Jeep may promise much, but Gladiator bakkie delivers next level

Packing legendary 4×4 capability, read through the PR bumf and Jeep also promises that this clever, functional, and versatile, fuel-efficient, and powerful open-air Gladiator Rubicon offers a most compelling option in the South African bakkie market. They even go as far as calling it aerodynamic. Which is surprising for a brick.

There’s definitely no mistaking that it’s a Jeep. Slick daytime running LED head and fog lamps punctuate the necessary seven-slot grille to set Gladiator out the most capable Jeep bakkie ever. Even if one can hardly call it aerodynamic, no matter how hard Jeep tries to convince you otherwise. But it’s genuine Jeep, so who cares, anyway?


Gladiator is Long. Very Long!

It’s long. Very long. Park its old nemesis Land Rover 90 alongside and Gladiator continues backward for a good Smart car’s worth of metal. But it’s cool. Super cool!

One of Gladiator Rubicon’s neatest aspects has to be the ability to strip the hard top roof and doors off and lay the screen down. It’s pretty labour intensive, as we know from the wagon, but time and conditions prevented us from trying to take the hard top off. Hopefully there will be a summery next time soon!

For the record, two Freedom panels and quick-release latches enable the rapid removal and replacement of the hardtop. That allows dozens of different door, top and windshield configurations. The hard top even has a manual rear-sliding window. And a separate Sunrider top is included for easy convertibility.


Rubicon Packs All the Bakkie Bits

The bakkie bit incudes a wide, damped power-locking three-position tailgate. A welcome durable load bed features tough, strong, durable integrated Trail Rail Cargo Management tie-downs and under-rail lighting. It’s topped with a special scratch-resistant layer and a roll-up rigid loading cover.

It may be long and broad enough, but that load bay is a tad short. We noticed that we couldn’t fit certain taller items under the cover that a Ranger, for instance, accommodated with ease. There’s a full-size spare wheel in a cave under the bed capable of housing up to a 35-inch aftermarket wheel and tyre.

Gladiator’s surprisingly plush and luxurious cabin is just as versatile, intuitive, and comfortable. Quality soft-touch materials abound. We enjoyed the matt contrast of the body colour panel across the dash. It’s a combination of old school cool and purely practical functionality in a fine modern rendition of neat buttons, switches and knobs.


A Surprisingly Chic Cabin

Red cross-stitched black leather-clad contoured seats get adjustable bolster and lumbar support. Ours were even heated, as was the matching chunky multifunction steering wheel. It sits behind 7-inch LED display dials. They’re more than 100-way adaptable to display precisely what you want, from tyre pressure to a digital speed readout and much more.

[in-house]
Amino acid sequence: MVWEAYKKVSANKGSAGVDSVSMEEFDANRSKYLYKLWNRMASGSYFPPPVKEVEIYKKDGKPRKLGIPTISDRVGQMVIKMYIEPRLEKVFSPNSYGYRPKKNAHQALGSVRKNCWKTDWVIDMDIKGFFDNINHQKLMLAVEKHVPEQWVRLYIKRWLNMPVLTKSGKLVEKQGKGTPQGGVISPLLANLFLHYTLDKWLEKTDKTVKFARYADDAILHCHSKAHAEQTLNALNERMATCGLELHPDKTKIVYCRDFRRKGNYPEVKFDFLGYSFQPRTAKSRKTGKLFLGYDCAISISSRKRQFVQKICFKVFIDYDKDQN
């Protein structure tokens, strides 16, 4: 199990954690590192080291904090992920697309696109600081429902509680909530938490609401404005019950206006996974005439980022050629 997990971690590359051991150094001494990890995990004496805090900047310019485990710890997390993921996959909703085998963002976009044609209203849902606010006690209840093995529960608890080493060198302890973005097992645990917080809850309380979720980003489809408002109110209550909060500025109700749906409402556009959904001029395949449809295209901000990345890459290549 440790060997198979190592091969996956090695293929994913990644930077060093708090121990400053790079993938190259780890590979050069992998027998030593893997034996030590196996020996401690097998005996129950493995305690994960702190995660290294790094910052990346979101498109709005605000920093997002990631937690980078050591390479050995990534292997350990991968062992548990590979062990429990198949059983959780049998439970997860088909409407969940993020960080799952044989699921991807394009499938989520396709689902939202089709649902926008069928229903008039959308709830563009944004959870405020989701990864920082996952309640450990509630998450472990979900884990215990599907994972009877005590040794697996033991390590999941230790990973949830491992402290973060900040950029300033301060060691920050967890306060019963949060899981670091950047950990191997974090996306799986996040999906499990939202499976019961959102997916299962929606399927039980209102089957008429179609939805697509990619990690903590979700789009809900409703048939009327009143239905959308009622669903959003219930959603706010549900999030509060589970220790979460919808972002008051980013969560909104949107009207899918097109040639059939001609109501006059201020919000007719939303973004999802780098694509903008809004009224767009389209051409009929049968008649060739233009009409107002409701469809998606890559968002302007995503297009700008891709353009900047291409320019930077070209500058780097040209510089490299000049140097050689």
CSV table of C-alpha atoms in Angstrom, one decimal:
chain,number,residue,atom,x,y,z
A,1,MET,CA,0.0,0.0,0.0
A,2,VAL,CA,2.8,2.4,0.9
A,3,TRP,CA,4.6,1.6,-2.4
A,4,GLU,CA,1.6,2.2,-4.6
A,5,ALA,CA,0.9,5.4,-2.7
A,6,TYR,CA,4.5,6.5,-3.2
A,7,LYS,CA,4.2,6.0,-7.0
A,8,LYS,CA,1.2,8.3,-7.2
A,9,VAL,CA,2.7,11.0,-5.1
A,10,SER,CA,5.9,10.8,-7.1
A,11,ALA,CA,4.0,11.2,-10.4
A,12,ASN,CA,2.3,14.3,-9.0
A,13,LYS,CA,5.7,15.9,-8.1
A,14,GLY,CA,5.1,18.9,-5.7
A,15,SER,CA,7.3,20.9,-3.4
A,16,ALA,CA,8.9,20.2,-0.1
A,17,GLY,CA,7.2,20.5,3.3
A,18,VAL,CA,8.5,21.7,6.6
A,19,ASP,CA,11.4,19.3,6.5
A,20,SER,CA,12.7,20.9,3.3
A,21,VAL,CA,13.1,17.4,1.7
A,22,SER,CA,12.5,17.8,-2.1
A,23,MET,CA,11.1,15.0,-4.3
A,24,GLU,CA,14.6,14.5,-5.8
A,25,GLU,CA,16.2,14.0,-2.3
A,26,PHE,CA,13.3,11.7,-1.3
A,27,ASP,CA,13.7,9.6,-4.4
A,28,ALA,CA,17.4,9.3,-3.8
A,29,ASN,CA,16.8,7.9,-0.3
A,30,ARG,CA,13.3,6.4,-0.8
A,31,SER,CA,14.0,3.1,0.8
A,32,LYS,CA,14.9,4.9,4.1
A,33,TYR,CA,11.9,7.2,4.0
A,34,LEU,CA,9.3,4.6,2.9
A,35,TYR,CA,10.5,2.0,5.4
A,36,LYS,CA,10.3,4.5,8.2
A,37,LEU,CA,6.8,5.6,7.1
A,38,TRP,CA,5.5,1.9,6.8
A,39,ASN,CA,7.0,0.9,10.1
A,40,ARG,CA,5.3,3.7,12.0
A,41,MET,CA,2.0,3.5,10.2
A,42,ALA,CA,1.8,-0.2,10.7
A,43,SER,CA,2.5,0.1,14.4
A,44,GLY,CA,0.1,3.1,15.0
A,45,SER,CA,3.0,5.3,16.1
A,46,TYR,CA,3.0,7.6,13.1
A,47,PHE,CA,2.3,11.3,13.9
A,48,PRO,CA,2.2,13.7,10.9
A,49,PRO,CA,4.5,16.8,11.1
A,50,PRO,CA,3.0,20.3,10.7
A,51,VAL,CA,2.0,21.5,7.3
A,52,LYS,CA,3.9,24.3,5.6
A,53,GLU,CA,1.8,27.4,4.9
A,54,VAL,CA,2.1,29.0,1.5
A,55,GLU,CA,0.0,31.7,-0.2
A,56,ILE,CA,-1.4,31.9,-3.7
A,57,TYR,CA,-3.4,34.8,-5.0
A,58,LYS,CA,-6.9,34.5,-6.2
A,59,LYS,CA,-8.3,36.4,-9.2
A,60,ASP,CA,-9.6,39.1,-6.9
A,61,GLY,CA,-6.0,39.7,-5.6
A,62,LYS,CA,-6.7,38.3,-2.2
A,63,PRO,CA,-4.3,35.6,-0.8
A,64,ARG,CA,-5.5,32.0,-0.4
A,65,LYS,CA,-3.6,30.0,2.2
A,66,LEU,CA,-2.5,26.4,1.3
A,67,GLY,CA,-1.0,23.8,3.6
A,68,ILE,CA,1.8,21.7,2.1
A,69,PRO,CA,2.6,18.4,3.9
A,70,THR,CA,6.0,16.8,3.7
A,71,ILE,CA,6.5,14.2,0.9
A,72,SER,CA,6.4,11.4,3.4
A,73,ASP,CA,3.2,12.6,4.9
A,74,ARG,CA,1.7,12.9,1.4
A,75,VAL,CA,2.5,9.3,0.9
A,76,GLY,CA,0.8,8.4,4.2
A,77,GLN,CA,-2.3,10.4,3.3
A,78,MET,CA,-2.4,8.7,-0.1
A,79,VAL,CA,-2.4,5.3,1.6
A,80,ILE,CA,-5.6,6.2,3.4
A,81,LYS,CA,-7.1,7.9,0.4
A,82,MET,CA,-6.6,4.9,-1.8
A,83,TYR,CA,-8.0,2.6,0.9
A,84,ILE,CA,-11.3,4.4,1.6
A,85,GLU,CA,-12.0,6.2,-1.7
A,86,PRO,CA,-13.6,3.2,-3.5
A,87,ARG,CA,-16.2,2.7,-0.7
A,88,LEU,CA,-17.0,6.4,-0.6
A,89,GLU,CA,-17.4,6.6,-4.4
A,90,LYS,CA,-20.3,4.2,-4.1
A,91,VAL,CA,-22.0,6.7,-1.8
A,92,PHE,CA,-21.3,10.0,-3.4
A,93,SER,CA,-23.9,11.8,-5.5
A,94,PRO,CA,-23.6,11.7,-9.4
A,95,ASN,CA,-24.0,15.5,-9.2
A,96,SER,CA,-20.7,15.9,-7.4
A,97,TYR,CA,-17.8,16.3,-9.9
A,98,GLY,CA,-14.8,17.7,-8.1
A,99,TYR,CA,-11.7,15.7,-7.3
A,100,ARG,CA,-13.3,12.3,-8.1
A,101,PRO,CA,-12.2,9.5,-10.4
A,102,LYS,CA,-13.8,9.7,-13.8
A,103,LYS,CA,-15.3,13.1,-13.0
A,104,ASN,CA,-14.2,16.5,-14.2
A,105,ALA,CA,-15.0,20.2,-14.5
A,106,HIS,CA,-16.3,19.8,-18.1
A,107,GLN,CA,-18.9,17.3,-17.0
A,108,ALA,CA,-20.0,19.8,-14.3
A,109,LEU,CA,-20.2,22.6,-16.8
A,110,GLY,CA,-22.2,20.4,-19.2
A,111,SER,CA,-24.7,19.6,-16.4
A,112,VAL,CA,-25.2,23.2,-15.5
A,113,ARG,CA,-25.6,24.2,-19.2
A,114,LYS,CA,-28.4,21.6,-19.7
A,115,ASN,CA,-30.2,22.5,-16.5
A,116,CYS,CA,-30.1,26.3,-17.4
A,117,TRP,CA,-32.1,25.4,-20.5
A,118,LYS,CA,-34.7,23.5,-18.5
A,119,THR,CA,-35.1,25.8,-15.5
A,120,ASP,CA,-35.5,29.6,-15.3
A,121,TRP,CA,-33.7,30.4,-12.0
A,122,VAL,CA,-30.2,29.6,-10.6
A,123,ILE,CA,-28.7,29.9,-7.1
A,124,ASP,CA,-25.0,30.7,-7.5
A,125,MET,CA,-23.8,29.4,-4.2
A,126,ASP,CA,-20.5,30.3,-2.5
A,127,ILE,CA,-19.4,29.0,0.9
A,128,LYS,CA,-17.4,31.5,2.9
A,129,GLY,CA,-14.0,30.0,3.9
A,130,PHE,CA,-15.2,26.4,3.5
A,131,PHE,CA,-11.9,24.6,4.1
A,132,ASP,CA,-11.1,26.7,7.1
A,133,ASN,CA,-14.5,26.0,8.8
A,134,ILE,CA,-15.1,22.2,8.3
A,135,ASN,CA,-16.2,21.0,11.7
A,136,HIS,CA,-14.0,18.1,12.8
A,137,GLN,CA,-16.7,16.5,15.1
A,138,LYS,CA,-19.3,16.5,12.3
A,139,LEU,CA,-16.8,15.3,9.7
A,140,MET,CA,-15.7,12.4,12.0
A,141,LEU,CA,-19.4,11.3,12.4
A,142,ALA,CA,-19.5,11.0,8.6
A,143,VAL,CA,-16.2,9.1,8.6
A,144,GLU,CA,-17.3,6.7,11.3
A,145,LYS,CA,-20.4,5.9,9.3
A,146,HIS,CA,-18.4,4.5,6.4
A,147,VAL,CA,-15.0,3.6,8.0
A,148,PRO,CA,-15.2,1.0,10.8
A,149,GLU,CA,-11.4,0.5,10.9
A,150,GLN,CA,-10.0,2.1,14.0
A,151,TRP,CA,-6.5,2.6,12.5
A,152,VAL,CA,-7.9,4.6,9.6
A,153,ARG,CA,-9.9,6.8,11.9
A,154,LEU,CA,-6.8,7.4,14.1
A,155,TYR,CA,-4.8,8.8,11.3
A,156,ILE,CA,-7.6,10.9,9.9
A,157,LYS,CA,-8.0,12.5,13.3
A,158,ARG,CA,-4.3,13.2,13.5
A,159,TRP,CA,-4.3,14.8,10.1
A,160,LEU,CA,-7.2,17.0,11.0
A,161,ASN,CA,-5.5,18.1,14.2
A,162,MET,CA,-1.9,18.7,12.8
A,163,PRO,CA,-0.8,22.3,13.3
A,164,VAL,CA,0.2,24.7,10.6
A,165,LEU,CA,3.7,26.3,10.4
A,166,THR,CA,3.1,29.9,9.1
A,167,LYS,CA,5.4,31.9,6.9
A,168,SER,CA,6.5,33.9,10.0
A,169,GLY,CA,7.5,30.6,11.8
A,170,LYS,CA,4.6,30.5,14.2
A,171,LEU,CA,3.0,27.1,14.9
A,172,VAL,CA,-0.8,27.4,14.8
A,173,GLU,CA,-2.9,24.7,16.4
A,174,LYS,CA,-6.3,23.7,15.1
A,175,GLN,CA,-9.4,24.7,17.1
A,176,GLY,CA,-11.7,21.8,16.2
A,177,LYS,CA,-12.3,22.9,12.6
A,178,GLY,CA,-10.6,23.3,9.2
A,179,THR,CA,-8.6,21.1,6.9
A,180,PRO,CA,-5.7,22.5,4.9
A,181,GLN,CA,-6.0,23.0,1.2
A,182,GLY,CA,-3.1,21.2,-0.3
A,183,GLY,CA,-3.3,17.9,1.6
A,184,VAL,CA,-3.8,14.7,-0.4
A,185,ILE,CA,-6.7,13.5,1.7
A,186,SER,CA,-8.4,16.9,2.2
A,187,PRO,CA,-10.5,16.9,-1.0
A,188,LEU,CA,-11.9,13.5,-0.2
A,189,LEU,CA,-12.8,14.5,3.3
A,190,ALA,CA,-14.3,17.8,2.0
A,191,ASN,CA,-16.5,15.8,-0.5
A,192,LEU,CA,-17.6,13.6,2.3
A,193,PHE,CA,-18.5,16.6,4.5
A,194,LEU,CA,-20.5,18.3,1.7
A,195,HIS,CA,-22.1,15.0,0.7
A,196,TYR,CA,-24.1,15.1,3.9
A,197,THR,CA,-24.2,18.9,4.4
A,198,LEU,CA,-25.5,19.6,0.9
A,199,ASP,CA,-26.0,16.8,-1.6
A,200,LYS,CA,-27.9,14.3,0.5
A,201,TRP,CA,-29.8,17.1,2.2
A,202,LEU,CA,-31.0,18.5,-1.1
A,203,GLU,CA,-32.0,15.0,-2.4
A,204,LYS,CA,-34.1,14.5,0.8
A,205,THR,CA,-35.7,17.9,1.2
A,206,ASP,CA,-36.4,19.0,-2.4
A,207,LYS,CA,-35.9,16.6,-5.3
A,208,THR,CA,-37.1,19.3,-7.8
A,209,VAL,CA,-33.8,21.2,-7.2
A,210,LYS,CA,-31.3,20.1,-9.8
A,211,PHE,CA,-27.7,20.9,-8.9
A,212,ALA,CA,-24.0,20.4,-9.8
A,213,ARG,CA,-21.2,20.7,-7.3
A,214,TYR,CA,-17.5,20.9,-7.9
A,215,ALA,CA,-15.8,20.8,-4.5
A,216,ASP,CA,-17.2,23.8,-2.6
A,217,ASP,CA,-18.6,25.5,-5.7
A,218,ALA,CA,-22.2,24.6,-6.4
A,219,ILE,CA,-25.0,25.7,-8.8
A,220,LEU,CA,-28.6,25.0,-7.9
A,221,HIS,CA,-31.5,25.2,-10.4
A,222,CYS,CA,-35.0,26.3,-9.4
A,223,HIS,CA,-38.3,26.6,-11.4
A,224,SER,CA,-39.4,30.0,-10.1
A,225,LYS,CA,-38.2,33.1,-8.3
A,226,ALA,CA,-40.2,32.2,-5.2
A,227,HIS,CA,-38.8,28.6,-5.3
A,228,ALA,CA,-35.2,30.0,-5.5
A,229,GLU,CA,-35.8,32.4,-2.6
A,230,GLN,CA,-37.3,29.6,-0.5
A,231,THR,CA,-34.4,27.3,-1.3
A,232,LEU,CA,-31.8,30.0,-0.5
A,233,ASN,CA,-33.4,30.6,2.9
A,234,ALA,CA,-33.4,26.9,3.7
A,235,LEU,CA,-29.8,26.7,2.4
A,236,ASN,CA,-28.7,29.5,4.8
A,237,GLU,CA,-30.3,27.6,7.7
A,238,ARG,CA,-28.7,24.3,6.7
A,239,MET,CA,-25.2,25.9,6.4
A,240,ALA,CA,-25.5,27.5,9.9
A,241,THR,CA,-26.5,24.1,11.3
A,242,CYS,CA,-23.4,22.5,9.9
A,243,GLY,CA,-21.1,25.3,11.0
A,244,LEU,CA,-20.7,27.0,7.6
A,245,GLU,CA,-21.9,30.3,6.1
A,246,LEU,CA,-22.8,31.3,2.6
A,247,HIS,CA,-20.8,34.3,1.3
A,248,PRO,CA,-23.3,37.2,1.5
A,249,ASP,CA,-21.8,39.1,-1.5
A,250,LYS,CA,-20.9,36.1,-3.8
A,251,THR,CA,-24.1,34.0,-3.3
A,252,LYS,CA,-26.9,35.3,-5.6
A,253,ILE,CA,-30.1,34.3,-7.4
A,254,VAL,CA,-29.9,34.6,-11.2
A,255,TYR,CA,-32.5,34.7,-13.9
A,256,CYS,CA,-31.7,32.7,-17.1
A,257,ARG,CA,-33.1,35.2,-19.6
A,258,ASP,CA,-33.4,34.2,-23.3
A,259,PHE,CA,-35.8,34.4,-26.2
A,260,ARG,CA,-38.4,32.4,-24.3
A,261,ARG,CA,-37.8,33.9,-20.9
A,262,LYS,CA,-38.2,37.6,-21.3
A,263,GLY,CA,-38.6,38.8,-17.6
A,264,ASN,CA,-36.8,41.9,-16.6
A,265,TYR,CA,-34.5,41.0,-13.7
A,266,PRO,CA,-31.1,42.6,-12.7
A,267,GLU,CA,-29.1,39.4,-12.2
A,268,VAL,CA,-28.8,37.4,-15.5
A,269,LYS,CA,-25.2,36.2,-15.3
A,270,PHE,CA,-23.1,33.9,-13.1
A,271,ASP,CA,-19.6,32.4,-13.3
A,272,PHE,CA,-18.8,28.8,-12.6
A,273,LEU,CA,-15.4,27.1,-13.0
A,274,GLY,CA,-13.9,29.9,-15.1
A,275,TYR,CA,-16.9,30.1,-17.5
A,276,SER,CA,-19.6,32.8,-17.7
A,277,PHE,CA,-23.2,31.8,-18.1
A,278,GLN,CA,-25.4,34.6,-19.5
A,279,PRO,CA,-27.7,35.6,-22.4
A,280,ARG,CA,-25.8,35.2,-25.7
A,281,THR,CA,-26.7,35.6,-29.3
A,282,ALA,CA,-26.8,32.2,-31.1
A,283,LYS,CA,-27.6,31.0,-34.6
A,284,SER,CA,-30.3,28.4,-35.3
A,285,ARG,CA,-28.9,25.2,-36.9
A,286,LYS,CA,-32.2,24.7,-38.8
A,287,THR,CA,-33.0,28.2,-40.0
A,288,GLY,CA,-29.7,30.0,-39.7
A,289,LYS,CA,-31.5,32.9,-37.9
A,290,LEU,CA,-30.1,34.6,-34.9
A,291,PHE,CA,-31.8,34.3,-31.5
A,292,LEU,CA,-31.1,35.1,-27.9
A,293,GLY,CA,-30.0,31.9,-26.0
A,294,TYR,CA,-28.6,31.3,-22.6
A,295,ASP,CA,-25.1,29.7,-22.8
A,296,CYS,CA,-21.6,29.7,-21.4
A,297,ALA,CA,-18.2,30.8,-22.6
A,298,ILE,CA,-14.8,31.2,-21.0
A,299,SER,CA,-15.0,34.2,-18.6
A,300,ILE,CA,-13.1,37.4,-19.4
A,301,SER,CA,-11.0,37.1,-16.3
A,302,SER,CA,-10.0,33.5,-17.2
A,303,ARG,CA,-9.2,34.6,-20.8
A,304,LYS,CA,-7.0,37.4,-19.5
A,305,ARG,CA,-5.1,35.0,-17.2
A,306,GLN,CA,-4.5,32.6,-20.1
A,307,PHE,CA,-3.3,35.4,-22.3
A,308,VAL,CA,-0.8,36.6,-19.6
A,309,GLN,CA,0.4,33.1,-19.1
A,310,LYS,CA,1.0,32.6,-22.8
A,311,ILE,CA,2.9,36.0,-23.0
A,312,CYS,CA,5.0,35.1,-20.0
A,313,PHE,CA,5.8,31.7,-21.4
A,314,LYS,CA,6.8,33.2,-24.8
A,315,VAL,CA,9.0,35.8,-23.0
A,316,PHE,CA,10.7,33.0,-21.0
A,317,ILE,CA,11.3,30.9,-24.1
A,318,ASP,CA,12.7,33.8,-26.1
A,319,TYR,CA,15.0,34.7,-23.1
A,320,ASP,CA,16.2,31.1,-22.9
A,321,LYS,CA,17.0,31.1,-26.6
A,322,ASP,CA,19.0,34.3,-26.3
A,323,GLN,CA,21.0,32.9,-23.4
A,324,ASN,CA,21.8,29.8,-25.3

The multifunction steering allows for hands on the wheel adjustment of Gladiator’s infotainment. The enhanced processing higher-resolution 8.4-inch fourth generation CarPlay and Auto Uconnect touchscreen comes complete with a USB-C and two USB ports.

The rear seats boast segment-leading rear legroom. Their backs fold forward and bottoms up, to deliver secure storage options. The folded backs even double as an additional load floor. The LED lit rear bay also has storage nets, over and above all the storage nooks and four durable mesh door pockets.

It’s well safety specced too. More than 80 active and passive and security features include Blind-spot Monitoring, Rear Cross Path detection, a reversing camera, Adaptive Cruise, and Electronic Stability Control with electronic roll mitigation.


Gladiator Earns Trail Rated Badge With Colours

There’s no secret why the Gladiator Rubicon was awarded a cherished Trail Rated badge. Its legendary Jeep 4×4 capability is unrivalled off the track. Finger the waterproof starter button and the lusty old 209 kW 347 Nm 3.6-litre Pentastar V6 turning sings to life.

It’s no slouch on the road, mind you. Besides the roar of its chunky BFG Mud Terrain TA boots and the sound of a gale as the wind does its best to dodg the beast at speed, it’s fairly well planted and surprisingly alive. Sure, steering is slow, and it lurches around a bit, but Rubicon becomes feisty when pushed and accelerates strong to its electronic cut-off, just short of 160 km/h.